“When two become one.” Separate and together is a dichotomy in marriage. My marriage has needs. I have needs that are different than my husband’s needs. Loss of identity has always been a big concern for me. I never wanted to get swallowed up in a relationship or be confined by marriage. I believe in clear expectations and healthy boundaries so we both understand each other’s limits and responsibilities.
This blog series is based on the book, Boundaries. We will be looking at how we can “Draw the Line” to respect boundaries in marriage.
1. “More marriages fail because of poor boundaries than any other reason.” Gender roles have changed. There are options now about who will be doing the finances and who will be the primary childcare provider. The line is blurry about who is responsible for what and for how long. Boundaries need to be continuously renegotiated when needs change over time. There is danger in taking or expecting more than what is being offered. There is also danger in not expressing what you really need.
2. Boundaries need to be defined. Limits need to be communicated. Consequences need to be clear in advance. One frustration that I’ve had in my relationship is effective use of time-management. If people are expecting me at a certain time, being late is unacceptable. My husband’s philosophy is more go-with-the-flow, we will get there when we get there. Our personal core values are in conflict on this issue. One day I finally drew the line. I explained to him that it was important I arrive on time. I notified him that I was leaving at 5:00pm exactly. The consequence of him not being ready would be that I leave without him. My car left at 5:00pm exactly and he wasn’t in it. He was then responsible for getting himself to the destination in a separate car. His lack of preparation wasn’t going to make me late. Suffering the natural consequences was a must. This scenario only happened once. Since time-management isn’t his strength, we made a deal. I will only tell him the time when HE needs to start getting ready by. If we need to leave by 5:00pm, I tell him 4:20. The boundary lesson was that my husband now knows I will leave him if he isn’t ready to go on time for an important meeting.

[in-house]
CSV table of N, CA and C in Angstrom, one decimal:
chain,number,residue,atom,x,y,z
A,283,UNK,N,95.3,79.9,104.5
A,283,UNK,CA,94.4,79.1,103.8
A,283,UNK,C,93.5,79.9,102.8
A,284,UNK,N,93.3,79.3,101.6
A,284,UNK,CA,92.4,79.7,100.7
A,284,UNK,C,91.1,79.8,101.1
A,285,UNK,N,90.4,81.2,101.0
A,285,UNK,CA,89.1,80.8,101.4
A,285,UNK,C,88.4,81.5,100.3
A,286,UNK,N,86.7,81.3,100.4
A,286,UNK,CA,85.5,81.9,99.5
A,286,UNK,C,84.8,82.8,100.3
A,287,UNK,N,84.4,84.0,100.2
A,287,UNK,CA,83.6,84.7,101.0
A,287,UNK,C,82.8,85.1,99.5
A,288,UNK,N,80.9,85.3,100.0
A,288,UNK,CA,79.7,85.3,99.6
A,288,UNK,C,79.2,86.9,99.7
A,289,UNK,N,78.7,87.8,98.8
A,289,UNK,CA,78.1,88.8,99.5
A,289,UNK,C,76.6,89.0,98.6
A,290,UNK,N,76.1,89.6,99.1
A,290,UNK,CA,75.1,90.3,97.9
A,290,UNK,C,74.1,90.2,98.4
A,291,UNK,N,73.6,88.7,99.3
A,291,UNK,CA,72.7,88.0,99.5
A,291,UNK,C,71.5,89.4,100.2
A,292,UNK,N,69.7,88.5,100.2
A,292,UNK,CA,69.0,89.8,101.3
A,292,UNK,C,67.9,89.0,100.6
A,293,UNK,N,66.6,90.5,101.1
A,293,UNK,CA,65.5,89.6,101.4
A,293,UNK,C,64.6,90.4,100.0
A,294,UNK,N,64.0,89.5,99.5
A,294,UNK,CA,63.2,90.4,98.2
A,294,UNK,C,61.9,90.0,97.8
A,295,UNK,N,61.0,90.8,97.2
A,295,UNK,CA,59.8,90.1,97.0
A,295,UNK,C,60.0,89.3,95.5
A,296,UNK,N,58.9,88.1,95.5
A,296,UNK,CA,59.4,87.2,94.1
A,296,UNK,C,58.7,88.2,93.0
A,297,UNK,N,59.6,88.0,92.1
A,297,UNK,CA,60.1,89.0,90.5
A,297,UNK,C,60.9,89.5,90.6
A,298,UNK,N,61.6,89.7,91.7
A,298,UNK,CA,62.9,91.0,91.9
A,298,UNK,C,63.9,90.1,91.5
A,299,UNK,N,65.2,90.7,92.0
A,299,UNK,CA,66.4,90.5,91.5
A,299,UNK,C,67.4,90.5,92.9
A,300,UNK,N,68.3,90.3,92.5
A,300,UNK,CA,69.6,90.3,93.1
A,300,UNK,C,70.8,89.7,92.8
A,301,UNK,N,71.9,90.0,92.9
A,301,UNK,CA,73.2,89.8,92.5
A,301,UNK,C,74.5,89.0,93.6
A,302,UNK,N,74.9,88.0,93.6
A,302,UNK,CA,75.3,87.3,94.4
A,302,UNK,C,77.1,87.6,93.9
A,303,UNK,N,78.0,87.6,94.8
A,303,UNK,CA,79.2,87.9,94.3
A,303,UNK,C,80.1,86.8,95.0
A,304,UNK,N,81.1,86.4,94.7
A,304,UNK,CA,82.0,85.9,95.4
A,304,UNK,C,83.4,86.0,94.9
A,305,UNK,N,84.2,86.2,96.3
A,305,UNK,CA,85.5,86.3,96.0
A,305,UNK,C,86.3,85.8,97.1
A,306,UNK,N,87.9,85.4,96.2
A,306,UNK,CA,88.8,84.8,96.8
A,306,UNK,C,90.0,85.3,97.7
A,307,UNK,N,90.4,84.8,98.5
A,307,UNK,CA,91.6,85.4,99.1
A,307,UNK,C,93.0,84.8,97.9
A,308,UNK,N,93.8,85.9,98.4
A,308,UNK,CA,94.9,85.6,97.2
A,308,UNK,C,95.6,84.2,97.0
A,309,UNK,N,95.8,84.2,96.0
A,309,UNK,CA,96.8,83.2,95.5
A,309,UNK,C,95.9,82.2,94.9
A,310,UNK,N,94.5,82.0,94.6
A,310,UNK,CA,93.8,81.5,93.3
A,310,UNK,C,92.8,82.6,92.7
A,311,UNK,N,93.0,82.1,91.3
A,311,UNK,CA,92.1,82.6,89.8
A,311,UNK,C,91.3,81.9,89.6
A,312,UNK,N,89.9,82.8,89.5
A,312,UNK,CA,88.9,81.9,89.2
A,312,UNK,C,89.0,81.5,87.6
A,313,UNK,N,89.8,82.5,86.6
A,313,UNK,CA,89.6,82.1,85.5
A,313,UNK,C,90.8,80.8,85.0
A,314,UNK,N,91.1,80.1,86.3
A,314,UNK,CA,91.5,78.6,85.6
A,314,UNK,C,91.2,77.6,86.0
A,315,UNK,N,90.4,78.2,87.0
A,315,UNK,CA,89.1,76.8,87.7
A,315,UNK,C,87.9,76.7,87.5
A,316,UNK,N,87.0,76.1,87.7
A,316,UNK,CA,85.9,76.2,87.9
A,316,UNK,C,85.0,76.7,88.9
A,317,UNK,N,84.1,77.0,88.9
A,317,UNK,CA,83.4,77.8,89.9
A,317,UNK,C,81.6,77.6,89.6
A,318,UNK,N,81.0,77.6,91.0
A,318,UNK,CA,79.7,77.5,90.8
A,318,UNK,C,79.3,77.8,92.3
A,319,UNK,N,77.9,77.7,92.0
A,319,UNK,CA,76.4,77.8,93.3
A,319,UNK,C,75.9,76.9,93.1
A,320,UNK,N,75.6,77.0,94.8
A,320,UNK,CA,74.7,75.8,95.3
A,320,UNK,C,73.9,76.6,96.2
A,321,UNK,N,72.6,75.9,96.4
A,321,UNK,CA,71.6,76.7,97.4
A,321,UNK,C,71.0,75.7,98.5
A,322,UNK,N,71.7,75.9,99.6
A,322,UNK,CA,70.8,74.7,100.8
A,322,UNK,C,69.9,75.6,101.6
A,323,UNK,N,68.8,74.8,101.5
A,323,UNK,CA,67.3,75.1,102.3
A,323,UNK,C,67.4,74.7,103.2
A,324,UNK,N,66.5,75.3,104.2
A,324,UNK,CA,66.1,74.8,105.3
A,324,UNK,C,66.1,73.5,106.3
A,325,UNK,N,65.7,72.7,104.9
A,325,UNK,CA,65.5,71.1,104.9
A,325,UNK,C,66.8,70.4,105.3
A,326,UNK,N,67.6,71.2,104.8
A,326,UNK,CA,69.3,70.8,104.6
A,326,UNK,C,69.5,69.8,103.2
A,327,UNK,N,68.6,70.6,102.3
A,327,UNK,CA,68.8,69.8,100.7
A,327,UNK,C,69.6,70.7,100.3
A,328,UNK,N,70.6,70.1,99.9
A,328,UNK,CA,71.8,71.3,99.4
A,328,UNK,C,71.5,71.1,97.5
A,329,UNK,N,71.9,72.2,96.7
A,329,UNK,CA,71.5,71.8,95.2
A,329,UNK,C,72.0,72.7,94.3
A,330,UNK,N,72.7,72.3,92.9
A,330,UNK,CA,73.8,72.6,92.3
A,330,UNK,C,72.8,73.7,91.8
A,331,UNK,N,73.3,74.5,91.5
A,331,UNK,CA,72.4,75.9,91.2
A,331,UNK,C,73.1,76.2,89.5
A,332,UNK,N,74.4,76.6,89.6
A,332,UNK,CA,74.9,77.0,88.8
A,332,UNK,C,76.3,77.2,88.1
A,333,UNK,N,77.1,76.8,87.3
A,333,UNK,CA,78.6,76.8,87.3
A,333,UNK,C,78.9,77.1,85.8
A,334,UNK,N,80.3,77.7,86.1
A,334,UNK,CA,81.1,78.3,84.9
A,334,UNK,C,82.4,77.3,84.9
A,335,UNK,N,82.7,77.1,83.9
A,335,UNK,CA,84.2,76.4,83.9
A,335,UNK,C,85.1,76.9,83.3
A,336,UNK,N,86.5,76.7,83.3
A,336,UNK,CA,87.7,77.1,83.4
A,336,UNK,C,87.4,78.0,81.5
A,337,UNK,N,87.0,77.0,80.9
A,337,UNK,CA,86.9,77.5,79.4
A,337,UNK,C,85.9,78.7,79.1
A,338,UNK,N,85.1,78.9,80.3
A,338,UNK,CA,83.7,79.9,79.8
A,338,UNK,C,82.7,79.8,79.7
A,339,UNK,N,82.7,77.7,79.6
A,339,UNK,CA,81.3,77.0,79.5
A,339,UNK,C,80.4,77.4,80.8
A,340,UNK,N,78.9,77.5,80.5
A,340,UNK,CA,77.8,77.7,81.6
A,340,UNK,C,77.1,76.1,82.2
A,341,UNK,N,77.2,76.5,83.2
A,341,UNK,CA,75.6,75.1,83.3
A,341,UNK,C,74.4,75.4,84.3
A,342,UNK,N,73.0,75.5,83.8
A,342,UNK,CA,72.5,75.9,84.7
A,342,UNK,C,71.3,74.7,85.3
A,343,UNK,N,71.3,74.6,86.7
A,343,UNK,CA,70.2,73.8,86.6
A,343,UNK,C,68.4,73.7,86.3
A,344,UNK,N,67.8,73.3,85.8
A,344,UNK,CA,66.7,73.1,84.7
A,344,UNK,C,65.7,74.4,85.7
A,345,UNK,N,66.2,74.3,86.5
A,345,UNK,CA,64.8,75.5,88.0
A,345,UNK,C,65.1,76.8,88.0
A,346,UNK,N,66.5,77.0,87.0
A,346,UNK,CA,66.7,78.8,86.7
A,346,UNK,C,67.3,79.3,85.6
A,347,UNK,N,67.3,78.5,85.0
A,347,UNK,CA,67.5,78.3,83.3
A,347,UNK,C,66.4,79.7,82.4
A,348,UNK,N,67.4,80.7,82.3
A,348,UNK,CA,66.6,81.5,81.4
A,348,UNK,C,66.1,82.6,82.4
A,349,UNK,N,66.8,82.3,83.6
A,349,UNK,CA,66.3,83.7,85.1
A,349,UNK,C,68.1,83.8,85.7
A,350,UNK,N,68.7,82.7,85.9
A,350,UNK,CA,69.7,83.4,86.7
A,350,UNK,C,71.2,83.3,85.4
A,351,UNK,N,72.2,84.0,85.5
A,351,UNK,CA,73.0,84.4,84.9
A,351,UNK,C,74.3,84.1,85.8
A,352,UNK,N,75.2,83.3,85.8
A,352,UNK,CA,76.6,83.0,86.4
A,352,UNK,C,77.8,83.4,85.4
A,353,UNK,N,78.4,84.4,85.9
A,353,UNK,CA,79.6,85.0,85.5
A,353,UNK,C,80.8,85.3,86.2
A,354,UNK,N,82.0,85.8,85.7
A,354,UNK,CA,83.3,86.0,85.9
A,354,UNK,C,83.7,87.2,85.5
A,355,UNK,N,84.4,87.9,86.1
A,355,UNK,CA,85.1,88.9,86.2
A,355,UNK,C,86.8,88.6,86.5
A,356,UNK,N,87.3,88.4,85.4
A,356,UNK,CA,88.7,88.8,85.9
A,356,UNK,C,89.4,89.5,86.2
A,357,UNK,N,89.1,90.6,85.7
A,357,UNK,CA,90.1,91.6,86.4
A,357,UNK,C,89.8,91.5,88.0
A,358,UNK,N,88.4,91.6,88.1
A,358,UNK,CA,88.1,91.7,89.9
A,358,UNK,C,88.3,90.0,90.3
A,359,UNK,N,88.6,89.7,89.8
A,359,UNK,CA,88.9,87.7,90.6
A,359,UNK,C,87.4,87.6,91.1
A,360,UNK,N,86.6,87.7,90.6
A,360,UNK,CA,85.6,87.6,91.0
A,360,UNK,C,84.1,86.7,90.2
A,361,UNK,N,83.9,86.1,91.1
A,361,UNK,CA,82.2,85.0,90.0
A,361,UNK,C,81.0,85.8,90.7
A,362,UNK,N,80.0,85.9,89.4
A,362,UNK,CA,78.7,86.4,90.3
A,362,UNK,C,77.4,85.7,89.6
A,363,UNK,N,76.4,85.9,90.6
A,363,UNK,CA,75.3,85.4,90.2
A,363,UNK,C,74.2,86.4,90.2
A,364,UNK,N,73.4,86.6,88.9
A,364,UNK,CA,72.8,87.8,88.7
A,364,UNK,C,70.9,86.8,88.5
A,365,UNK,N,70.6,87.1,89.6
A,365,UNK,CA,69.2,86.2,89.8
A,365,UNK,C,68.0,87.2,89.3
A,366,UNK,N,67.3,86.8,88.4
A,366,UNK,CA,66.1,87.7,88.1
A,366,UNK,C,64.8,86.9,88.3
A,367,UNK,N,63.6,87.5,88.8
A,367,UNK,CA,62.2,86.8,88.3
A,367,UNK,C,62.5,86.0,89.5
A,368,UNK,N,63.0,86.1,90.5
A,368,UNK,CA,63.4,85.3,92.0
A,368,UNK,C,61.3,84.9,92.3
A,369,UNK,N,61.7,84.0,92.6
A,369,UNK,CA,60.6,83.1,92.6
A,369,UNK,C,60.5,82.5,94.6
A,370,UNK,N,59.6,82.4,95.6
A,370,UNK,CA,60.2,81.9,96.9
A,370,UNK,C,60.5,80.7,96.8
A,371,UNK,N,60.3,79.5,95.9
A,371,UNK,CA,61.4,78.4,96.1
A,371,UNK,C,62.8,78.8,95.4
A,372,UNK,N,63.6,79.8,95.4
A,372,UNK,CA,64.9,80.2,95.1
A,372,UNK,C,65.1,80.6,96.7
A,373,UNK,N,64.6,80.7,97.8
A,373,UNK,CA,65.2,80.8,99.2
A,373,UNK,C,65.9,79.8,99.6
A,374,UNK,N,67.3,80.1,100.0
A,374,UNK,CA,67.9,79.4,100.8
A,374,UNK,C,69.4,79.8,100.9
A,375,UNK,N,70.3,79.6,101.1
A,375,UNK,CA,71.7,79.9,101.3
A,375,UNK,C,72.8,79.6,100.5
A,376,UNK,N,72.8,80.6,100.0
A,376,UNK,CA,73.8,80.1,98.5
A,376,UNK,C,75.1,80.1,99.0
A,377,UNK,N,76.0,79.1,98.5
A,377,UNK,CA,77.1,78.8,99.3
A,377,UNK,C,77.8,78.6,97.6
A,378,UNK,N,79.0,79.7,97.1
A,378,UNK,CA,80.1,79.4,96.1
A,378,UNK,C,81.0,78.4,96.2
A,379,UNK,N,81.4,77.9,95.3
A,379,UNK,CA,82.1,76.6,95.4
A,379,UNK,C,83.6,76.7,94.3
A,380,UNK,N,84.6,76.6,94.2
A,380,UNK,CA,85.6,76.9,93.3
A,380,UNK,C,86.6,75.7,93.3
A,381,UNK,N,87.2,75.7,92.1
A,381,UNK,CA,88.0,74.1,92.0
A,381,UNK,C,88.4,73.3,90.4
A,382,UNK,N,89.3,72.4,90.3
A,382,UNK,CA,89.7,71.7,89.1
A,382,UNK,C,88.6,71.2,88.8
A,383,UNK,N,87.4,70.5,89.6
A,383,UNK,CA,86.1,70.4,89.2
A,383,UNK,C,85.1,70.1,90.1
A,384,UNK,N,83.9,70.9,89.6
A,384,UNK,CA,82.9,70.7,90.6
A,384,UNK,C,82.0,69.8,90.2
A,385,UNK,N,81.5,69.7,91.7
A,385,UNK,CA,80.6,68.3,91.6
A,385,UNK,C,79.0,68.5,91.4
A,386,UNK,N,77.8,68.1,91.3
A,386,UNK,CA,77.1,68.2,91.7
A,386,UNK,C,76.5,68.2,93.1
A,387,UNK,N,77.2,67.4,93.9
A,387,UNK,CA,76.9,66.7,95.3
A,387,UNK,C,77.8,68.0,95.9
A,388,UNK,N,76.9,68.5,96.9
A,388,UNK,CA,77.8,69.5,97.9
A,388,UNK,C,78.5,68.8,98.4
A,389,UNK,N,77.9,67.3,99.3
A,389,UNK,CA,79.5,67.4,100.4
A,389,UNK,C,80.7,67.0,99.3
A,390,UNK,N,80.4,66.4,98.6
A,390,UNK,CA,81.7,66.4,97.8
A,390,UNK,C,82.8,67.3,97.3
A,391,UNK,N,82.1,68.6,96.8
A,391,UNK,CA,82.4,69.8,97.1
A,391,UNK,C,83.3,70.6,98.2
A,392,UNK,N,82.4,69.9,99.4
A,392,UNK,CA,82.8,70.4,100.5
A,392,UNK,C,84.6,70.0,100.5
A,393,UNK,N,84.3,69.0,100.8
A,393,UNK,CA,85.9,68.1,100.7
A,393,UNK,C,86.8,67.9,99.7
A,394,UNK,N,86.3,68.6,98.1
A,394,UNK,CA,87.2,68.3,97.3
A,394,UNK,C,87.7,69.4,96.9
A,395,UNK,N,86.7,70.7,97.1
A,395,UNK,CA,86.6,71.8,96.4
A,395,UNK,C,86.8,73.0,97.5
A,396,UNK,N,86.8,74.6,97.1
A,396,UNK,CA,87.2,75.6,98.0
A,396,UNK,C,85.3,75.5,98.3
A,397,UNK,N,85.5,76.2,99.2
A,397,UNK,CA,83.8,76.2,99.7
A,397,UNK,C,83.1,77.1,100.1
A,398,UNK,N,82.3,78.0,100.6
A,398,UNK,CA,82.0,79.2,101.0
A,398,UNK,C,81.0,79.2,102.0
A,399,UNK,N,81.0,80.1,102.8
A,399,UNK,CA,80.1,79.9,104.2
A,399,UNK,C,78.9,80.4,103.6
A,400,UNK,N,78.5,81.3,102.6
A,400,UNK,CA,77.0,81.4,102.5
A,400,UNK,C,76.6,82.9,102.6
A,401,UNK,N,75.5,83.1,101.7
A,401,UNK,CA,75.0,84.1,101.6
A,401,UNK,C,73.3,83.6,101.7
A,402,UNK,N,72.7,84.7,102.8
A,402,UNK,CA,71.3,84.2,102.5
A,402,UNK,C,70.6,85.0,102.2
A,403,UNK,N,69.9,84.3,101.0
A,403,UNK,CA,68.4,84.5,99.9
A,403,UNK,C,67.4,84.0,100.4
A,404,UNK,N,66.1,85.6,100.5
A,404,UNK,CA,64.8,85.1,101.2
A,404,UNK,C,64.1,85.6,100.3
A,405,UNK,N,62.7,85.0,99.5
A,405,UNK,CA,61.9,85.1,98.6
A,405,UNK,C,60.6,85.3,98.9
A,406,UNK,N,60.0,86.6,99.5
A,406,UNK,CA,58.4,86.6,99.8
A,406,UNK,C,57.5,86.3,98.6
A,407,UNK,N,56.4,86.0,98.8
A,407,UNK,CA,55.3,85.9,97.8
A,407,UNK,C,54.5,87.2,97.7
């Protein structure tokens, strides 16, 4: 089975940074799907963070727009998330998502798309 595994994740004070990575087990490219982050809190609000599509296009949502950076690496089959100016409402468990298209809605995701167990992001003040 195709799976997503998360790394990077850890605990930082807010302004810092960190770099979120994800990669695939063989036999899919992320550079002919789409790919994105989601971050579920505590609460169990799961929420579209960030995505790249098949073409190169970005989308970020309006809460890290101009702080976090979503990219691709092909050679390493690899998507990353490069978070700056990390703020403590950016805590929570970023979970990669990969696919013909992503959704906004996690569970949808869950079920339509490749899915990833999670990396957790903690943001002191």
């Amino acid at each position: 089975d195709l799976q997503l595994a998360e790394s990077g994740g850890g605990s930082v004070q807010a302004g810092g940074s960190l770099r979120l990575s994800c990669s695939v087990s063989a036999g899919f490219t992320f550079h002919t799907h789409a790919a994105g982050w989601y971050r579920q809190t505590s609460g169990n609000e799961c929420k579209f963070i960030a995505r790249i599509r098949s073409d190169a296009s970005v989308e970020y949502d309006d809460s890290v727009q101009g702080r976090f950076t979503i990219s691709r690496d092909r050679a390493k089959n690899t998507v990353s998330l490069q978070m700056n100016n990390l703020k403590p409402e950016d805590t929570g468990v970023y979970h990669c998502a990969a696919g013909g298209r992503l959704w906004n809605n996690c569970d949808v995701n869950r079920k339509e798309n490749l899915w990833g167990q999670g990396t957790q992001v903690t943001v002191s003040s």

3. We must take responsibility for our own feelings in order to have true intimacy. Feelings can be warning signals that tell us we need something. It is our job to communicate what we need to our partner. Not dealing with feelings of hurt or anger can kill a relationship.
Household duties can be worked out based on interest and individual abilities. Each spouse maintains their own personhood. Spouses can cross the line to trespass on the other’s personhood. When we try to control the other’s feelings, attitudes, behaviors, choices, and values, we are violating boundaries.
4. Setting limits is an act of love in the marriage. When we draw the line in marriage, we become very clear about what we are okay with and what we are not okay with. We define what is my responsibility and what is not my responsibility. When there is a boundary violation, we must act responsible to our partner by confronting him or her. “Only we know what we can and want to give, only we can be responsible for drawing the line.”
“When two become one” the boundaries become blurry. We can be separate people together in one partnership. I am responsible for my feelings, my behaviors, and my choices. When we clarify expectations and communicate needs, we can establish healthy boundaries while “Drawing the Line” in marriage.
Reflect & Share: How have you made your boundaries visible? What information should be kept confidential / private in marriage?
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